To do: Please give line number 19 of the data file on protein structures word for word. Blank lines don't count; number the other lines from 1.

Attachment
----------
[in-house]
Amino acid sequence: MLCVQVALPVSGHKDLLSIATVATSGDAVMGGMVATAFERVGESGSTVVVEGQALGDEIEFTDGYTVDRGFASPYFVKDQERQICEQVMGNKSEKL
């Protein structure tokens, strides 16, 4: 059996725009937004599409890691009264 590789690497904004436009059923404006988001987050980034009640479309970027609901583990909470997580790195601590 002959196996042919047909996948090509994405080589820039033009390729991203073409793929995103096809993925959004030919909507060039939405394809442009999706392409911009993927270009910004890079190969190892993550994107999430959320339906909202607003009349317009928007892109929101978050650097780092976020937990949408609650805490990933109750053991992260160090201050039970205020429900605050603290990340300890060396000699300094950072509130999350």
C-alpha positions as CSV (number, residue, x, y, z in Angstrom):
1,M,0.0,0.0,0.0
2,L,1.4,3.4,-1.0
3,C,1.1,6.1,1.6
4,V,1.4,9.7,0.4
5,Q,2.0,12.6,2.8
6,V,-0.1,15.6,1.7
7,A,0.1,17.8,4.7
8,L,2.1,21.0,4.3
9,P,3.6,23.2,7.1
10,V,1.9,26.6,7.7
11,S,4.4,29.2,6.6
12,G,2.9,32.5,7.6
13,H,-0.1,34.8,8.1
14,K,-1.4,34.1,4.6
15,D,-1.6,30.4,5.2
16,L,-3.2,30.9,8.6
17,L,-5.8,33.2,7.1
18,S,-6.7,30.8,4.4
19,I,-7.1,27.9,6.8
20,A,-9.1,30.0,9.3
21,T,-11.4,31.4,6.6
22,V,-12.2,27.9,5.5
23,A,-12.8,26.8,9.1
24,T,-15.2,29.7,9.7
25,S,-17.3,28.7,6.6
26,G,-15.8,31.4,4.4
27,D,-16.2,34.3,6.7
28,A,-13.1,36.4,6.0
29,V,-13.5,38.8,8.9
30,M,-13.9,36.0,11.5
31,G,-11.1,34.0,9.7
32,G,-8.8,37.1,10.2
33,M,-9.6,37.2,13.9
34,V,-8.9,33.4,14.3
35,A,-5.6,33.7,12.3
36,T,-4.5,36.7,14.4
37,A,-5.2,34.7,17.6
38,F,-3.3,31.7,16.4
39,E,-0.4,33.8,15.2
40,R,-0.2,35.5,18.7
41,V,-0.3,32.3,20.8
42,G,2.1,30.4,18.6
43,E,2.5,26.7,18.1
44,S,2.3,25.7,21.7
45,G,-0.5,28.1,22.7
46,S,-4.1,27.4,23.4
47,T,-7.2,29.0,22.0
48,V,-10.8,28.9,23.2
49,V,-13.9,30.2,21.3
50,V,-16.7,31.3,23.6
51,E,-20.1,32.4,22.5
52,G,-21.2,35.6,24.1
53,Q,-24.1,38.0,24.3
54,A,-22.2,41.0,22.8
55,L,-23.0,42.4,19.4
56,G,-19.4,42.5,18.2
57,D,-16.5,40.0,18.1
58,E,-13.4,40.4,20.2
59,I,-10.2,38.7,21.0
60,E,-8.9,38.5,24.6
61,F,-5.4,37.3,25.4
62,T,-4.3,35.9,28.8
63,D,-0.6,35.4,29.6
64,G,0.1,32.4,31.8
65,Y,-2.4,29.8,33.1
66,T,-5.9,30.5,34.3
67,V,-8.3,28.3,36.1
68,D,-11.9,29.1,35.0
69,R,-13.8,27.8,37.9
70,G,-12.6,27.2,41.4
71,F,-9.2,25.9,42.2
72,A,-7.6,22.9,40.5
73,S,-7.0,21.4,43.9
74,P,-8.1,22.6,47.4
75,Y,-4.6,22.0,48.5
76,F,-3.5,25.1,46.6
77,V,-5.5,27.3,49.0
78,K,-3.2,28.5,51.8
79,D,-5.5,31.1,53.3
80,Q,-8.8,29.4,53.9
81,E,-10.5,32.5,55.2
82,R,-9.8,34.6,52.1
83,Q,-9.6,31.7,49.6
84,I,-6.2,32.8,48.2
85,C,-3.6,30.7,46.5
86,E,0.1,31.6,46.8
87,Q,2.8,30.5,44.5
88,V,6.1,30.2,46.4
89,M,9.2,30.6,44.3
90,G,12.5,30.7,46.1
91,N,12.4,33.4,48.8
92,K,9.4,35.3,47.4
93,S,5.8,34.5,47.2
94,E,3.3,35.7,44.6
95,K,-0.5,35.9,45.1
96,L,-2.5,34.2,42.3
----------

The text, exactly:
15,D,-1.6,30.4,5.2